Guidelines for Cultural Consciousness
Immanence strives to recognize and emphasize important differences between cultural exchange (a fact of life as long as humans have been around) and cultural appropriation: the wholesale mining and distorting of other people’s tales and traditions. We use the following guidelines to promote the former while discouraging the latter:
- If a myth or legend you write about comes from a culture you were not born into, make sure what you write is respectful and appreciative. This includes stating where the version you write about came from.
- For an academic article, briefly situate your social location and that of the perspectives you employ: for example, male African American middle-class writer using a Critical Theory framework; Brazilian female scholar using a Jungian lens; etc. The reader needs to know where you stand.
- An occasional habit within depth psychology and some schools of cultural anthropology and comparative religion has been to interpret people’s myths, legends, and folklore with an appropriative confidence: “This is what it means!” The alternative we suggest is to keep interpretive remarks tentative and framed as, “This is what the tale brings up for me.”
- If you have the chance to, it can be worthwhile to find out how people in that culture interpret the story you work with. At the same time, do not assume that everyone in their cultural group shares their interpretation.
- Additionally, it would be interesting for readers to know a bit about how the story’s cultural group is currently telling the story (e.g., Nuwa showing up in climate discussions in China; contemporary Navajo activist references to the heroic Nayenezgani).
- We will not publish any material derived from current esoteric rituals or private sacred practices. These belong to the people who use them, even when they share them with you.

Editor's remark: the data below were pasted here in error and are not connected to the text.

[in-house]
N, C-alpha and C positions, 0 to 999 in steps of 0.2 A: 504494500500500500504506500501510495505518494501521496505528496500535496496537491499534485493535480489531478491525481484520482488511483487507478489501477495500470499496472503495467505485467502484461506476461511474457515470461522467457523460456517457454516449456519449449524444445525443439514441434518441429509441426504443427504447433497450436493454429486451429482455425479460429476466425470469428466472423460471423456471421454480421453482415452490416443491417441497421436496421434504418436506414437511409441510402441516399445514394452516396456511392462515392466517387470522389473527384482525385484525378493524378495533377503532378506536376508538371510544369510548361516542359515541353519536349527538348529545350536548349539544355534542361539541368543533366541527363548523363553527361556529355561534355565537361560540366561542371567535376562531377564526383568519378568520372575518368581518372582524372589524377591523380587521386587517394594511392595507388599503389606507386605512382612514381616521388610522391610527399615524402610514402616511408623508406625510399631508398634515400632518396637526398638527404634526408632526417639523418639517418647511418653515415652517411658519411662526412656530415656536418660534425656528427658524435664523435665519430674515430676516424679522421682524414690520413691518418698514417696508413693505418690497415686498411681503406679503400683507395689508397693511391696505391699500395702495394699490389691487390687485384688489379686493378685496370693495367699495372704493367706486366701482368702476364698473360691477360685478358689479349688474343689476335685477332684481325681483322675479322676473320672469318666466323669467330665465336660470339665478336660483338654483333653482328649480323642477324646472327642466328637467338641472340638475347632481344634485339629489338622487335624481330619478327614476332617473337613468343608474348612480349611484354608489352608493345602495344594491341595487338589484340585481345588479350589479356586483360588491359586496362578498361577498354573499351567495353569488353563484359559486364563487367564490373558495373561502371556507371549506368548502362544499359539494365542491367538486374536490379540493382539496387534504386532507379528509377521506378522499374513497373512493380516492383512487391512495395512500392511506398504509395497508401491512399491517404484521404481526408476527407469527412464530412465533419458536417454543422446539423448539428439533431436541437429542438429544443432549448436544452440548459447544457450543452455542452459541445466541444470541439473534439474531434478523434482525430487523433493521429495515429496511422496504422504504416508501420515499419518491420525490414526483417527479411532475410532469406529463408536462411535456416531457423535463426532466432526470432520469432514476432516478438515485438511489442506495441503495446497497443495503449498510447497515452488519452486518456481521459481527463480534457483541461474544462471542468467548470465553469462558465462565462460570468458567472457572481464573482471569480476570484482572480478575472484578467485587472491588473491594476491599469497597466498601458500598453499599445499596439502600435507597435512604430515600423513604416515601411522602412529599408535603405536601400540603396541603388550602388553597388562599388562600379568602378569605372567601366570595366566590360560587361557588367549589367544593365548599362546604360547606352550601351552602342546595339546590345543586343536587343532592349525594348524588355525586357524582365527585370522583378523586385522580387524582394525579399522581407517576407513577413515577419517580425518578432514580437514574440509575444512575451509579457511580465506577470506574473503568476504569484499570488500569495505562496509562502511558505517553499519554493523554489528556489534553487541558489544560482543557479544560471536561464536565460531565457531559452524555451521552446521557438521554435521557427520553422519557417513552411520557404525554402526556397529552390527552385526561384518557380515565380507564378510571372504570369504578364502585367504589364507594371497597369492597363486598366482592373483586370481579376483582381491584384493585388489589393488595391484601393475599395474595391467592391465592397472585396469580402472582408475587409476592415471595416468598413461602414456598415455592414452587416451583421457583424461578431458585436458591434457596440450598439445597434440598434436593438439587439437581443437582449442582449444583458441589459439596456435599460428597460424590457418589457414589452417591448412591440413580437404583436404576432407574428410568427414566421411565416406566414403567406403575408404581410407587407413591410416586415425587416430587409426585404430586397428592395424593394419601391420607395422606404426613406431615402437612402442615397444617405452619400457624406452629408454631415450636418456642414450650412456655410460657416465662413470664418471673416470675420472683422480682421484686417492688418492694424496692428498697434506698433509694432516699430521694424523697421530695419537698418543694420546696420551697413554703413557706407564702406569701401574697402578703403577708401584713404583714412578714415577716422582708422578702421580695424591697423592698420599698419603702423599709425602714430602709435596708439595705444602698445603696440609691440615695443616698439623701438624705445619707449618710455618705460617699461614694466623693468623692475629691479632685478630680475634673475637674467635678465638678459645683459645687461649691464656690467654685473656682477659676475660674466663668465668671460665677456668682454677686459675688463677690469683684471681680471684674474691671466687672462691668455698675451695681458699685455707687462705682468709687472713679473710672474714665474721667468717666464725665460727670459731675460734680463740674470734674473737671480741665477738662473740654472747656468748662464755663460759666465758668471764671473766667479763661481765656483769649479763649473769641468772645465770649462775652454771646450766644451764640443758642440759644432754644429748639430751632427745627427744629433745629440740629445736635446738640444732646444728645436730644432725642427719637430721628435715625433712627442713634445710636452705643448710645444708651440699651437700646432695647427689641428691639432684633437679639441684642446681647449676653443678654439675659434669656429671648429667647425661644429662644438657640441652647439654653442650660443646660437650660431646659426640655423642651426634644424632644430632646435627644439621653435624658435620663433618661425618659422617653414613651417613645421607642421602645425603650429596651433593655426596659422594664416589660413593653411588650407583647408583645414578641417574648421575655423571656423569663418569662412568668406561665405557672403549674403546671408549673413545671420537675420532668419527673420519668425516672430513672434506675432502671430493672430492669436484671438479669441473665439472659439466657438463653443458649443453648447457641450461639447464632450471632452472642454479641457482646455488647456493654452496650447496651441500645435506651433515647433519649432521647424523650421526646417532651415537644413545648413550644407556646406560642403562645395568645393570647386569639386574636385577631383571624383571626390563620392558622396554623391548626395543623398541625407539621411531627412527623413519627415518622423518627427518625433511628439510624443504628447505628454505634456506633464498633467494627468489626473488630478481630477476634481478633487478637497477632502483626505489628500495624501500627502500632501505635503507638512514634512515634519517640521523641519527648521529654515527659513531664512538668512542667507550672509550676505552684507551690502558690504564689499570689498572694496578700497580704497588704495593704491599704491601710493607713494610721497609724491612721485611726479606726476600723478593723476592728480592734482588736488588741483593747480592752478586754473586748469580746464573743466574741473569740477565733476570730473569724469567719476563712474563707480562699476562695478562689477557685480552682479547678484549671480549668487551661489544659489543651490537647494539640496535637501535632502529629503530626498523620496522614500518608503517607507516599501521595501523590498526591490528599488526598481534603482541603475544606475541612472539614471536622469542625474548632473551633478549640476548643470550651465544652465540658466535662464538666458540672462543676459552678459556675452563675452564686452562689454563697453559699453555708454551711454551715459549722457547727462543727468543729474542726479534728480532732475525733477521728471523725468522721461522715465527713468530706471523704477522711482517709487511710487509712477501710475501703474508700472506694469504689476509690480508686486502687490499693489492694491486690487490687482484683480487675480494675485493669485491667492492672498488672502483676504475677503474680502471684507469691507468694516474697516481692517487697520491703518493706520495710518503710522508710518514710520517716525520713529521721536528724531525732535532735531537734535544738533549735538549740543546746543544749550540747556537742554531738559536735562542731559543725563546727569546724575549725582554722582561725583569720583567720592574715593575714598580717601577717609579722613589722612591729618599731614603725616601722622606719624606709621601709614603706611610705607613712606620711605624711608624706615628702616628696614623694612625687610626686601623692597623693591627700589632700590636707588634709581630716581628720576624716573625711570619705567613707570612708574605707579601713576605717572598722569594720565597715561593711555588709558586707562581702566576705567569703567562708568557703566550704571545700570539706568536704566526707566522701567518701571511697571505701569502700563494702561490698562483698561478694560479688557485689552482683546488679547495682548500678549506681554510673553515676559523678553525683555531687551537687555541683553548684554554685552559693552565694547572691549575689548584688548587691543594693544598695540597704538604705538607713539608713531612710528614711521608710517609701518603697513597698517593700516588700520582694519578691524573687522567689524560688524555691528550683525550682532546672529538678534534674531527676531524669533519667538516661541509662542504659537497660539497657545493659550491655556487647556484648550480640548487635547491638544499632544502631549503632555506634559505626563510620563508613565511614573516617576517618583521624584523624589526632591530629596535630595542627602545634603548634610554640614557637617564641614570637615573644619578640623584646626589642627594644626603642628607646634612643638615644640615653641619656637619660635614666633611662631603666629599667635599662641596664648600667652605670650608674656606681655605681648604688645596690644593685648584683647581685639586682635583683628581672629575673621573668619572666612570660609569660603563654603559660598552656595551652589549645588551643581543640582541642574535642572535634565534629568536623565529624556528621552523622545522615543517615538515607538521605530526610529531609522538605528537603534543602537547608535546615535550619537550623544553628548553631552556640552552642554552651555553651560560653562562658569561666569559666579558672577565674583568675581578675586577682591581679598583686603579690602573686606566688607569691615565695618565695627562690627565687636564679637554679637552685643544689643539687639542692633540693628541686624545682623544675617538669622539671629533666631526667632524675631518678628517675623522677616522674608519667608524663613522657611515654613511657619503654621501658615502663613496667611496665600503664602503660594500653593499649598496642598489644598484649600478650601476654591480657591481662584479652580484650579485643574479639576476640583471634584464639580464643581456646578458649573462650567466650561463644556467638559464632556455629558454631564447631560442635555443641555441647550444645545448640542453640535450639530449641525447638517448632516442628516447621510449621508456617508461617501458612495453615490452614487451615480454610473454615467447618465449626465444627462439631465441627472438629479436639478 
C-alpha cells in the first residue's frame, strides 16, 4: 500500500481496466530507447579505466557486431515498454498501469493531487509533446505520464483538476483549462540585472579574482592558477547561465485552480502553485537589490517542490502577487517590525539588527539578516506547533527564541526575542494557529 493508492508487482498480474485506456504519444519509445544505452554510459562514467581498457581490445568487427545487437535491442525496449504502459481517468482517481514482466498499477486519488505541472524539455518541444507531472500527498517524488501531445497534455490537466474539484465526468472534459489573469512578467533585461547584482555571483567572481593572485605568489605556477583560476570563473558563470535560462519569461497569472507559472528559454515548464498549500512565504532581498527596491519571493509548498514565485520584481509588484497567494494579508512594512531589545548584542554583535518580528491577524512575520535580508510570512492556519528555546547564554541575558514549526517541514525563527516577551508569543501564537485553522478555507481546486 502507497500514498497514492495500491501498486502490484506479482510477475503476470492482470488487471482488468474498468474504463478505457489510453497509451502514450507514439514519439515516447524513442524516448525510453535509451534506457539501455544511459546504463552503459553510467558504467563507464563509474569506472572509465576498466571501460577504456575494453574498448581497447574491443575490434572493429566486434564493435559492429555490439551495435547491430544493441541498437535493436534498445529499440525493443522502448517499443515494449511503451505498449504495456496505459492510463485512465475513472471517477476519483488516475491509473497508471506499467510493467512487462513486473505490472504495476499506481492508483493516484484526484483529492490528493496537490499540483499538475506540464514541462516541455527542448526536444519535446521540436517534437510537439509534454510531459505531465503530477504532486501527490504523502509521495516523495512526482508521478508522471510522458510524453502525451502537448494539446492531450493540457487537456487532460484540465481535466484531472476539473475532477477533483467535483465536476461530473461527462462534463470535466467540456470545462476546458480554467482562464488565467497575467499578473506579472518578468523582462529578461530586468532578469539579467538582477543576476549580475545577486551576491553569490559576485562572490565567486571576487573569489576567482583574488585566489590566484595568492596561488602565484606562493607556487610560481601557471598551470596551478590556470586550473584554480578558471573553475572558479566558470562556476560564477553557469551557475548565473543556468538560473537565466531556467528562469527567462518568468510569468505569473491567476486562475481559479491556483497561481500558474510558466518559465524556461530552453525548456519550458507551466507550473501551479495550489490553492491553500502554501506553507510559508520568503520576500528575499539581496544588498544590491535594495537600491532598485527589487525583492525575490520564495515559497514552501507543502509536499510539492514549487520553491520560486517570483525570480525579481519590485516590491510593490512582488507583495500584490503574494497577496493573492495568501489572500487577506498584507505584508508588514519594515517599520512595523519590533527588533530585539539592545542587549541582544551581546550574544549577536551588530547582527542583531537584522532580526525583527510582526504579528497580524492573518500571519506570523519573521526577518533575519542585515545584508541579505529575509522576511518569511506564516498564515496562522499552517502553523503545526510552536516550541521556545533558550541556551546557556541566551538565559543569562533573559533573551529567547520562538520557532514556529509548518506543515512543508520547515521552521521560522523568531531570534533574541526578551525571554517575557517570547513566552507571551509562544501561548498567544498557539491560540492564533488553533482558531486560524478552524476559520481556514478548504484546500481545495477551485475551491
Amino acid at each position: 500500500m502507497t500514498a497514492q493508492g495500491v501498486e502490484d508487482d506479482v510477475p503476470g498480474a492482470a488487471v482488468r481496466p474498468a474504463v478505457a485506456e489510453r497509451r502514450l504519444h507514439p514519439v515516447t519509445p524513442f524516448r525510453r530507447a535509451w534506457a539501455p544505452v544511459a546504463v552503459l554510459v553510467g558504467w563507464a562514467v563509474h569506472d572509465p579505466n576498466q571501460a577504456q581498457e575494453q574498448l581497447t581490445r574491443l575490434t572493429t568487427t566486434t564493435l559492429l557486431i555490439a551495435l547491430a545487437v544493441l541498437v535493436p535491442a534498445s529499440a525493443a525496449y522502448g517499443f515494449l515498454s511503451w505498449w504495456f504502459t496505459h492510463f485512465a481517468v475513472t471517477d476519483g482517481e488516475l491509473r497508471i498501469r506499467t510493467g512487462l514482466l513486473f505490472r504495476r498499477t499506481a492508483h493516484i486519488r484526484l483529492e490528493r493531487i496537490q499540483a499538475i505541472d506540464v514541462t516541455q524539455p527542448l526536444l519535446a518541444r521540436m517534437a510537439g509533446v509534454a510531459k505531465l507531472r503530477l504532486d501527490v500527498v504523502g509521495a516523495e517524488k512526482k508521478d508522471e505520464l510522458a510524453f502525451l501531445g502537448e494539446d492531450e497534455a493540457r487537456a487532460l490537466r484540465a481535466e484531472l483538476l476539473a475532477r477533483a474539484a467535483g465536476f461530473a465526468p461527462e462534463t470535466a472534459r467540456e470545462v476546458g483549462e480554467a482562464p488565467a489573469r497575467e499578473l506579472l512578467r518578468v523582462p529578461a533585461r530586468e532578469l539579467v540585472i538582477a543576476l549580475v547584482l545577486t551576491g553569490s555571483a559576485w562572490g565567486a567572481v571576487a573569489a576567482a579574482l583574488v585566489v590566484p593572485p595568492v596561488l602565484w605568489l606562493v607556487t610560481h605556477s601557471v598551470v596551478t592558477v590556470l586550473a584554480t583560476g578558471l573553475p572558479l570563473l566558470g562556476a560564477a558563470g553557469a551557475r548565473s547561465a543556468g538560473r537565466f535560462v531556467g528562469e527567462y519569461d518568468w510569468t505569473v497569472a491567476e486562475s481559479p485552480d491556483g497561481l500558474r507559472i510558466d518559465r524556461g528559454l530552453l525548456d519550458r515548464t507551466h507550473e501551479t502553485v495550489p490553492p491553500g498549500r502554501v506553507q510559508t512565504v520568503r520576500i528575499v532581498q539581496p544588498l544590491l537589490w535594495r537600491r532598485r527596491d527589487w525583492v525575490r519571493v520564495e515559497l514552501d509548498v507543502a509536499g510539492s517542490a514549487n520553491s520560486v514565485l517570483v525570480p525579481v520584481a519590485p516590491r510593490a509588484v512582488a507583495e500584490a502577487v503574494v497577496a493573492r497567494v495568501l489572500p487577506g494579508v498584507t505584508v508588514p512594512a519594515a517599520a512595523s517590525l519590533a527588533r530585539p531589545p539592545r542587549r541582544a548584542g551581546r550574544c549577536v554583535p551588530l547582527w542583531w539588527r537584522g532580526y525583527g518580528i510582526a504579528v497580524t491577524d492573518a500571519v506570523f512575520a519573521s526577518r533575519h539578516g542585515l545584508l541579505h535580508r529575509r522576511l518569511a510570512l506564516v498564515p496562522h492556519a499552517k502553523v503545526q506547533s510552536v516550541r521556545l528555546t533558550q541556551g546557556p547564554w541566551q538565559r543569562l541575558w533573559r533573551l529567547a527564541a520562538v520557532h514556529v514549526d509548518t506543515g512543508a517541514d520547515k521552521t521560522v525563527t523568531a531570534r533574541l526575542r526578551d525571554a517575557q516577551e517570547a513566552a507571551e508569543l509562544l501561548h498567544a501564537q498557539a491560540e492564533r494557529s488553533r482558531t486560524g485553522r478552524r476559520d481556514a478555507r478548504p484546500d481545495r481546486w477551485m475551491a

- When writing about commonalities across myths—for example, Wisdom as manifesting in figures like Sophia, Athena, and Saraswati—be careful to preserve the uniqueness of the myths. No story can be reduced to an archetype.
Author Self-Inquiry Questions
Before submitting, you should be able to supply an honest “Yes” to all of these self-inquiry questions:
- Will what I submit awaken, invigorate, or enrich other people?
- Have I asked someone whose opinion I respect to read my contribution and offer comments?
- Does it energize me when I read it?
- Have I ever received professional editorial feedback on my writing? Do I know the basics?
- Can I meet deadlines?
- Can I accept constructive editorial criticism?
- Does my creative writing conjure fresh images and impressions?
- Have I substantiated my claims and grounded my leaps of intuition? Have I anticipated obvious arguments against the positions I take?
- Is my writer’s voice unconstrained by cliché phrasings, outworn ideas, stereotypes, and rigid ideological positions?
- Am I interested in offering a fresh perspective on the importance of Story for how consciously we live?